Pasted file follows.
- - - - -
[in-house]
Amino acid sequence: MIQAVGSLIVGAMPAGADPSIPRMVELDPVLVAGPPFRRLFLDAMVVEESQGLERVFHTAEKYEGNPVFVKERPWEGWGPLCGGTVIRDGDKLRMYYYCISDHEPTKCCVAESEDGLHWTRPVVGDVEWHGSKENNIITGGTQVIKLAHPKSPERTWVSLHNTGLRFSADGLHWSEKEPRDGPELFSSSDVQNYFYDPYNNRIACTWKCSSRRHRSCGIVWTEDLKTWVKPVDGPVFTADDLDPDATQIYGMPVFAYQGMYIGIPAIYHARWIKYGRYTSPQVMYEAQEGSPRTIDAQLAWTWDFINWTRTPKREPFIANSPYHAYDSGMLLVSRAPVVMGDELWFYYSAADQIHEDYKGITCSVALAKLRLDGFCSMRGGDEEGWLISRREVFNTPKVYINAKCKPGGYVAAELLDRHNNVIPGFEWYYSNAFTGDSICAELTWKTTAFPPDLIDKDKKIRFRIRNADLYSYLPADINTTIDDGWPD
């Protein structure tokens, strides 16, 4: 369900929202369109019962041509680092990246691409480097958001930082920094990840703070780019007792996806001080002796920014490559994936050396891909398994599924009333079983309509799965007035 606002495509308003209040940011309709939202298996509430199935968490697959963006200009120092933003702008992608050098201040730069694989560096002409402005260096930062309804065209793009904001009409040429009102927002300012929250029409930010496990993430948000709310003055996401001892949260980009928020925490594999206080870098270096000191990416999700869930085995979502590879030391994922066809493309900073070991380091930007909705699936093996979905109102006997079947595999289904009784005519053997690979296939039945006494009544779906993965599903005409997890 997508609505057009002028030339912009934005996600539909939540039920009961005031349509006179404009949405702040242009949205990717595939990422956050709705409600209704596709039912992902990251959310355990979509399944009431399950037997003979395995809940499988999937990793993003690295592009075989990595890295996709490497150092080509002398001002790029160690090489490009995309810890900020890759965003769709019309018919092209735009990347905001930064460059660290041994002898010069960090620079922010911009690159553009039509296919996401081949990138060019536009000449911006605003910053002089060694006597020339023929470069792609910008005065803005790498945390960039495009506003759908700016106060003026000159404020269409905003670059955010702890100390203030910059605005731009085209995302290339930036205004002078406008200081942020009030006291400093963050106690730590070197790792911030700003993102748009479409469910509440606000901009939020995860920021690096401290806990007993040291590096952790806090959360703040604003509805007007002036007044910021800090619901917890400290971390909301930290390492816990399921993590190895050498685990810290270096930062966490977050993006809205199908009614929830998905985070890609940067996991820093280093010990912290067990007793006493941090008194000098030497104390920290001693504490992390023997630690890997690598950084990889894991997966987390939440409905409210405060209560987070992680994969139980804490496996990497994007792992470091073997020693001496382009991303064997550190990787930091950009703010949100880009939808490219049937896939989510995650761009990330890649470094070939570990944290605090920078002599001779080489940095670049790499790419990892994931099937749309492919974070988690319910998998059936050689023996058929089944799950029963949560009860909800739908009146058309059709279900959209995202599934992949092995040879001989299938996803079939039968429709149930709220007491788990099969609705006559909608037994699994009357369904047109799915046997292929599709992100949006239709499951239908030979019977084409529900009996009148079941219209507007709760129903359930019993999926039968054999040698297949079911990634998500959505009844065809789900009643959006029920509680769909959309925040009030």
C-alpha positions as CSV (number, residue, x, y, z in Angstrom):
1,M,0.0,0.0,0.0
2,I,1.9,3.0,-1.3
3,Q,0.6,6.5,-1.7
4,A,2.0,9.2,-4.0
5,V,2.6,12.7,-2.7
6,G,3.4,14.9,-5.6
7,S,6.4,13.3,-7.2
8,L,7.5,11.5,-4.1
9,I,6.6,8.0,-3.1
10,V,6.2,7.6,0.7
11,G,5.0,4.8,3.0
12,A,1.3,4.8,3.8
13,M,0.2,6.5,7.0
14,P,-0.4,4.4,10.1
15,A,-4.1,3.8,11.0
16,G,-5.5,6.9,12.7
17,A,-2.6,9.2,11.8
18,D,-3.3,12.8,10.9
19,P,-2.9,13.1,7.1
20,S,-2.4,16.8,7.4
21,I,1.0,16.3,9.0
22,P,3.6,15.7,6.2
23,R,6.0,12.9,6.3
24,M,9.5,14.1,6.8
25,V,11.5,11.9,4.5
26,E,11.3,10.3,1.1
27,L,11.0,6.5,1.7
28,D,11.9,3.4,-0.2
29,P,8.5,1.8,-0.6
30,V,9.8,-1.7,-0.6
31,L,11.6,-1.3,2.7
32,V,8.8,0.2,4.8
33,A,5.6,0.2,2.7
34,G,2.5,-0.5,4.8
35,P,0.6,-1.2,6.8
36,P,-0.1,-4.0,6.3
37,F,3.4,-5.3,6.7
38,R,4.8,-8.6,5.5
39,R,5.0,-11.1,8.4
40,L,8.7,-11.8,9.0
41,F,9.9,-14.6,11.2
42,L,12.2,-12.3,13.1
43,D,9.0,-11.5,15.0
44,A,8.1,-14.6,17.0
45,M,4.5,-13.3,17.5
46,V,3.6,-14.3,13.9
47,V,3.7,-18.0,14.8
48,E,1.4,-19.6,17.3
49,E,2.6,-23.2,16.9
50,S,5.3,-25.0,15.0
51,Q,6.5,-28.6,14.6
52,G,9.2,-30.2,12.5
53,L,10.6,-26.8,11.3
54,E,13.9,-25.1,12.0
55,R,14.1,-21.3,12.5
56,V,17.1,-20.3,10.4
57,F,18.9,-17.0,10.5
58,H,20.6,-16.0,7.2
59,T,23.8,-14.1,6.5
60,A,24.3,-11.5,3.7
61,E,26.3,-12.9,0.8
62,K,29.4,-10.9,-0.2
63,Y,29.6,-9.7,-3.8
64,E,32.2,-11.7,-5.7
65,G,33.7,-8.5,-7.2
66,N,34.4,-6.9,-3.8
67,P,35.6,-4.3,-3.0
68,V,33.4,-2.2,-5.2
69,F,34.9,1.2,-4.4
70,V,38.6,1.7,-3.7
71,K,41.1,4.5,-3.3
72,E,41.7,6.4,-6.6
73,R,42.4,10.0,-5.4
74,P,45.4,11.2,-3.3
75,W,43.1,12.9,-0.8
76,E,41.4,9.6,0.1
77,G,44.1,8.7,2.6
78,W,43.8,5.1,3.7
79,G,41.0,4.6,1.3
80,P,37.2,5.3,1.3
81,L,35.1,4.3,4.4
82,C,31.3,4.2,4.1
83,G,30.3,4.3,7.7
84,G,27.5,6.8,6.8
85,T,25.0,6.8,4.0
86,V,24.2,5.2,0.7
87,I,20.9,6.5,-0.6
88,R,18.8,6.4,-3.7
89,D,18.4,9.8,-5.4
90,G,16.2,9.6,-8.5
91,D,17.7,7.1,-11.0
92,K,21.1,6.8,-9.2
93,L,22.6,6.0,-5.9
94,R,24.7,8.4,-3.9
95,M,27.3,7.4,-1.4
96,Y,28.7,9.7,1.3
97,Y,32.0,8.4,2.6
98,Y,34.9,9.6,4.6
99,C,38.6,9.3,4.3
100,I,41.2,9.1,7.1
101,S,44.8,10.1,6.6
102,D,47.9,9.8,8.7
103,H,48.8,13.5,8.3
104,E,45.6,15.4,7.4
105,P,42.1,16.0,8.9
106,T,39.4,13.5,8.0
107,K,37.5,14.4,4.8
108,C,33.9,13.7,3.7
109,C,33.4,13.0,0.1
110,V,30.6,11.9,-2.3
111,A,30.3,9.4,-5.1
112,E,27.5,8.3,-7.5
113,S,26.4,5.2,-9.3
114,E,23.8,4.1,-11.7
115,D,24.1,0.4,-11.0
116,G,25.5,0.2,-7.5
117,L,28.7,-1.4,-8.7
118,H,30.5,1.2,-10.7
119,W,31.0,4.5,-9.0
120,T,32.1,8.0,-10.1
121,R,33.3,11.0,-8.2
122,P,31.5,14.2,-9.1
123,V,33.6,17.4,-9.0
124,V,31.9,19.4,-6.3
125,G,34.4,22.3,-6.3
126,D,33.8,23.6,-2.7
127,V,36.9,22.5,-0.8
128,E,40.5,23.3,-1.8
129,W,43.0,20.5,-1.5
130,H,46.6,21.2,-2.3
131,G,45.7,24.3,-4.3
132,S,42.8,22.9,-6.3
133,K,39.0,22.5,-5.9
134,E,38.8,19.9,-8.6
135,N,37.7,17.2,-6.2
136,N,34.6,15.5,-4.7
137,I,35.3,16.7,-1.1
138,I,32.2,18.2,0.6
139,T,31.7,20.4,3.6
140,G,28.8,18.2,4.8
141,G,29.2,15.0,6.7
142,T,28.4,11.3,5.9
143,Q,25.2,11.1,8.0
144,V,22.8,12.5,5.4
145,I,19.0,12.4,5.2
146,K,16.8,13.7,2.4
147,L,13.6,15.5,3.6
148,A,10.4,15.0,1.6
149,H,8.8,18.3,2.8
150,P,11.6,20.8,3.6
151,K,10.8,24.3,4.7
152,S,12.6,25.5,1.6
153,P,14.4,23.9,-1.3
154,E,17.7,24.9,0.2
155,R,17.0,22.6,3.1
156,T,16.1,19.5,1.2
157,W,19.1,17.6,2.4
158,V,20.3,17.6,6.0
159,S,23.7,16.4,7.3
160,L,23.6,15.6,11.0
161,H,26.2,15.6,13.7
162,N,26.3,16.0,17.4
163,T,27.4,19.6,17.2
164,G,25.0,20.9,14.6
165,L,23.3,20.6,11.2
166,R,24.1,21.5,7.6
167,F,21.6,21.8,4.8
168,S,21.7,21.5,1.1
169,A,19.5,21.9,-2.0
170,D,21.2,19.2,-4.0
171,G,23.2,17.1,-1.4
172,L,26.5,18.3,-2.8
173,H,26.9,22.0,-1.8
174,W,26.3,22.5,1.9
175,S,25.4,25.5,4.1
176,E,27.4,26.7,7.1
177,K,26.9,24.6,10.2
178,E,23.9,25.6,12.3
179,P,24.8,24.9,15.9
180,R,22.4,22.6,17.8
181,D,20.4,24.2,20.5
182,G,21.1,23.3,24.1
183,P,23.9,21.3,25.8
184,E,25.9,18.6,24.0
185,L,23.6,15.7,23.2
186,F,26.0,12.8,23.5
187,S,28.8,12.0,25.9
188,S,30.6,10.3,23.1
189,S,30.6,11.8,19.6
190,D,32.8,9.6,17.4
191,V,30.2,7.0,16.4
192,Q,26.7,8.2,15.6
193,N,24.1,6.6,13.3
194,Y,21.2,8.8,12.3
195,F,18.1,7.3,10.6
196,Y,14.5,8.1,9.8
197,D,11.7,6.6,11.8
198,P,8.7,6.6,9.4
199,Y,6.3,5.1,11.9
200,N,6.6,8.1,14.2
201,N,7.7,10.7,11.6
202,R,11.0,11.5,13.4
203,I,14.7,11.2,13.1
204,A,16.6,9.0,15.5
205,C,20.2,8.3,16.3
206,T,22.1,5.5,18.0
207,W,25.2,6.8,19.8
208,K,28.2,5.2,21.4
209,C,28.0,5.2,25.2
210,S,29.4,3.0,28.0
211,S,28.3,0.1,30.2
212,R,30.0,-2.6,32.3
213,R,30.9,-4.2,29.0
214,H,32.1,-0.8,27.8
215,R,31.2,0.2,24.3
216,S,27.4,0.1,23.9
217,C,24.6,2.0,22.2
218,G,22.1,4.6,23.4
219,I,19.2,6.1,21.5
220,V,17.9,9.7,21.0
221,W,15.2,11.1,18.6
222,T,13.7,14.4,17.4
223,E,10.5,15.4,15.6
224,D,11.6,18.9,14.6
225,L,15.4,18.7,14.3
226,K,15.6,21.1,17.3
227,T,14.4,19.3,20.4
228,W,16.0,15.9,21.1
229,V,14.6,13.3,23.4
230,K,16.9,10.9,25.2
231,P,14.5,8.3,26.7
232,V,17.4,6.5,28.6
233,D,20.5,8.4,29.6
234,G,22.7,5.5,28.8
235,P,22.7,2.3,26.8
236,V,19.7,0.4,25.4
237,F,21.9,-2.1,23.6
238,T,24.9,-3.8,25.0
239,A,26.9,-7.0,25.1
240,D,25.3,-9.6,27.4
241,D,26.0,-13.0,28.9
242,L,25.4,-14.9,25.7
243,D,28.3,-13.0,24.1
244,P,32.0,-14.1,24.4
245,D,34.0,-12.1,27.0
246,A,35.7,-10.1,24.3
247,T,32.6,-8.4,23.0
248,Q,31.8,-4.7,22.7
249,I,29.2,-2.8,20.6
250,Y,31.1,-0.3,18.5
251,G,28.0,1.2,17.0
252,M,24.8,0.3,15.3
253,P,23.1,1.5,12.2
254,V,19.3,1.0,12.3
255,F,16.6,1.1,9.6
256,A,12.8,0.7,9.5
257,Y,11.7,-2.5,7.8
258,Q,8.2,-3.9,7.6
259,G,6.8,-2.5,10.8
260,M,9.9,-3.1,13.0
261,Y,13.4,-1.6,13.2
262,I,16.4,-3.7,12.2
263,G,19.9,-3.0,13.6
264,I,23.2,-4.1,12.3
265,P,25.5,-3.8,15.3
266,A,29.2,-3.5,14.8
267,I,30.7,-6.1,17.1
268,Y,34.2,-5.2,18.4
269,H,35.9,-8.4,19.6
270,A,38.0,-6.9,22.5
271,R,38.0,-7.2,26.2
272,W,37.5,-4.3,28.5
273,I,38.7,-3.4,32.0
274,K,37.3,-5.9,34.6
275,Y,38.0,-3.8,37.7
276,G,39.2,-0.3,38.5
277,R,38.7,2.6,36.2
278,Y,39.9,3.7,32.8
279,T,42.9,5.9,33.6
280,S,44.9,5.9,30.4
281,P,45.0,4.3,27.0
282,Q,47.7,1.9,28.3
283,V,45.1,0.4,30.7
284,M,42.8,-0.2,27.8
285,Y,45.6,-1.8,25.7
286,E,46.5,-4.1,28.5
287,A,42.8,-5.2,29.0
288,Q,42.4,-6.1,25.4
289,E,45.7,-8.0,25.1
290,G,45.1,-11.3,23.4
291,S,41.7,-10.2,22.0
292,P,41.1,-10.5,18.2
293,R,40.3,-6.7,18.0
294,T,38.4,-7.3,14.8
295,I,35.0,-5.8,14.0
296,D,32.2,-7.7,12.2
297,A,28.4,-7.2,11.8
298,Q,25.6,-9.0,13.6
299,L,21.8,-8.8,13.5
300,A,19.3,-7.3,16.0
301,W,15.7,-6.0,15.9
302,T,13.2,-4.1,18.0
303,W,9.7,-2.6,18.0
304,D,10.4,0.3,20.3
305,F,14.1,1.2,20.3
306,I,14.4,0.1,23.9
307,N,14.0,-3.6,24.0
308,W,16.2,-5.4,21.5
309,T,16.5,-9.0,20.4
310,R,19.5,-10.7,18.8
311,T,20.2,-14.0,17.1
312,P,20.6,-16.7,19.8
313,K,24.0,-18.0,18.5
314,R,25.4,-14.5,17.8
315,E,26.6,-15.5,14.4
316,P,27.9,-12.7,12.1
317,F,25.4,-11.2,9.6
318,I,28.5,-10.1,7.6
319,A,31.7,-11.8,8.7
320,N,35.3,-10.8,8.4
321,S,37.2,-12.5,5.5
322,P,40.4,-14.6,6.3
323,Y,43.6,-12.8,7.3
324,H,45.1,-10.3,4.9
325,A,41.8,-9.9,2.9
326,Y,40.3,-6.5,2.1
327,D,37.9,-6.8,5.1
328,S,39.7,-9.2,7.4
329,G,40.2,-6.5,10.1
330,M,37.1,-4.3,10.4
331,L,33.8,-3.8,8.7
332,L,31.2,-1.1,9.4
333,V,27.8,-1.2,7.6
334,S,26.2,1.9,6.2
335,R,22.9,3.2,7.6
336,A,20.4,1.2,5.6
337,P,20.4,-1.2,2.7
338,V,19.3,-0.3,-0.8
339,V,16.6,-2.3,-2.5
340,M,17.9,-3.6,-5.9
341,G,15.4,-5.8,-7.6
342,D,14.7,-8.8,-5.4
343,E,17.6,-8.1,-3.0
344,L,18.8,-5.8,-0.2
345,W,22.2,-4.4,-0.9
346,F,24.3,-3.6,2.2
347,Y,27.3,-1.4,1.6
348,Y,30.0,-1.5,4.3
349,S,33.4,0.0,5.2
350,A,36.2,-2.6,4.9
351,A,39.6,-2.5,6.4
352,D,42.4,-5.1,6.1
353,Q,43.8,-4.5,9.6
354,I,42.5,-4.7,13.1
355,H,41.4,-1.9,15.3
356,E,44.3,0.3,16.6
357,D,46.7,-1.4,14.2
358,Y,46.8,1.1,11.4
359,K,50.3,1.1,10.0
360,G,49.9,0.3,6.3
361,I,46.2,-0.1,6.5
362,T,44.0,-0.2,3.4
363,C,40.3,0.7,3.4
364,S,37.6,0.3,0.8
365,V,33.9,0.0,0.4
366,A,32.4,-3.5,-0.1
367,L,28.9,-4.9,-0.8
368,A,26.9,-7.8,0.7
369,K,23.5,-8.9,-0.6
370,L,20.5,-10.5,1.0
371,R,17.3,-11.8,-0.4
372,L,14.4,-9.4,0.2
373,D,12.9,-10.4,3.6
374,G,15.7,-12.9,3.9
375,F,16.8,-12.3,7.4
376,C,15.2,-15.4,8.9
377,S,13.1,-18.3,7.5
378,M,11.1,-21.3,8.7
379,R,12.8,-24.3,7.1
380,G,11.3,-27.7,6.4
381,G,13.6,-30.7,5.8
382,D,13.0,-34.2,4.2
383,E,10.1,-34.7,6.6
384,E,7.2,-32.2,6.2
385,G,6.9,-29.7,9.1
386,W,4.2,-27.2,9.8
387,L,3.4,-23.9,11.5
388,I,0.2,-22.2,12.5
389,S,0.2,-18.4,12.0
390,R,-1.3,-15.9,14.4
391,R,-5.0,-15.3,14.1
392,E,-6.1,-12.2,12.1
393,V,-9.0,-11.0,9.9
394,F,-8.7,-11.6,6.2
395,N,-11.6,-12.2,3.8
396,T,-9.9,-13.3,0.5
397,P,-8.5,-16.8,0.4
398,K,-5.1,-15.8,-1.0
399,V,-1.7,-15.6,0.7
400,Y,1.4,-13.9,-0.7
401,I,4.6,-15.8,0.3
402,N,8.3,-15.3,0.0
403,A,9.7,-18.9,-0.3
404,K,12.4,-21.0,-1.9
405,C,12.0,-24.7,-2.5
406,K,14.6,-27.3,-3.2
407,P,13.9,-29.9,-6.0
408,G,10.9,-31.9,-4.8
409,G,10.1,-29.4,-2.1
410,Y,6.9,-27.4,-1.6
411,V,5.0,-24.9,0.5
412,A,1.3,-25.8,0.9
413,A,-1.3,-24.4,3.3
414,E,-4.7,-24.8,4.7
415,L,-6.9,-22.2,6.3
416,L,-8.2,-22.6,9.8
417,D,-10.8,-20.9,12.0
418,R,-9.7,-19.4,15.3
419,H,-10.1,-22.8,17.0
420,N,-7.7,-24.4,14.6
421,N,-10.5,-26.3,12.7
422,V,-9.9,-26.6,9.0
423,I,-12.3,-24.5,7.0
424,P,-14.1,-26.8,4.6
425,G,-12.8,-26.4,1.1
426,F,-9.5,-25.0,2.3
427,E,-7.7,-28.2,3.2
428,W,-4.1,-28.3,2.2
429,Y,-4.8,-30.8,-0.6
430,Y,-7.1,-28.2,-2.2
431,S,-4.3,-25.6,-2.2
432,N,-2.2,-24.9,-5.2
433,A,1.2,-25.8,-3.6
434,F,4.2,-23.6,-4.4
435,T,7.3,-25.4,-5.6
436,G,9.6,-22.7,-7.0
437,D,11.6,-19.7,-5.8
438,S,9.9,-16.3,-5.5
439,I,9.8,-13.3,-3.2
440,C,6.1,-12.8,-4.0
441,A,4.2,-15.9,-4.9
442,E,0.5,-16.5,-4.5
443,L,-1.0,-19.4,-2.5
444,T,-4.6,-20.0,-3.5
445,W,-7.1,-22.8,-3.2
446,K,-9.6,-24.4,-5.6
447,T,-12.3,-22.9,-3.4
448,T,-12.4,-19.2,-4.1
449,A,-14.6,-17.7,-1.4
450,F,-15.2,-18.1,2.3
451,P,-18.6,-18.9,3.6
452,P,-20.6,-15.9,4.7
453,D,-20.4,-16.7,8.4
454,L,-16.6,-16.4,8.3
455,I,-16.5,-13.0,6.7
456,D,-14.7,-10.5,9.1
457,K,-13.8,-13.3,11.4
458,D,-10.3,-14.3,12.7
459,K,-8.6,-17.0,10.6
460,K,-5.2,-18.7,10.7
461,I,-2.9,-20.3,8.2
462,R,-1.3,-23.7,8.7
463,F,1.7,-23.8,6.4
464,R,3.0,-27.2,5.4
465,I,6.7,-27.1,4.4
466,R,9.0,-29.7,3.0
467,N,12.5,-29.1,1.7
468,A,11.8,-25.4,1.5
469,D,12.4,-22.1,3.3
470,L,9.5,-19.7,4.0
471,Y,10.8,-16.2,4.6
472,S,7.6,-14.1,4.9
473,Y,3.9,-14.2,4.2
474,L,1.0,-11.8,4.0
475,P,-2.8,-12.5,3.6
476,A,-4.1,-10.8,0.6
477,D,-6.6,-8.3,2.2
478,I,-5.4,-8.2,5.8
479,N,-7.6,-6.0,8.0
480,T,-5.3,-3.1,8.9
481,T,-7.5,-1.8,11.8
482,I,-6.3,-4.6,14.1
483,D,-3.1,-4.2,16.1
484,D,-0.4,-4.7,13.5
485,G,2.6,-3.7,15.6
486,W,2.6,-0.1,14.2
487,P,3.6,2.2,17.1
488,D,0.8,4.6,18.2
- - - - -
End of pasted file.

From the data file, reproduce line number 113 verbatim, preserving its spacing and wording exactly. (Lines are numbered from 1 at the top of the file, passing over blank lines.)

109,C,33.4,13.0,0.1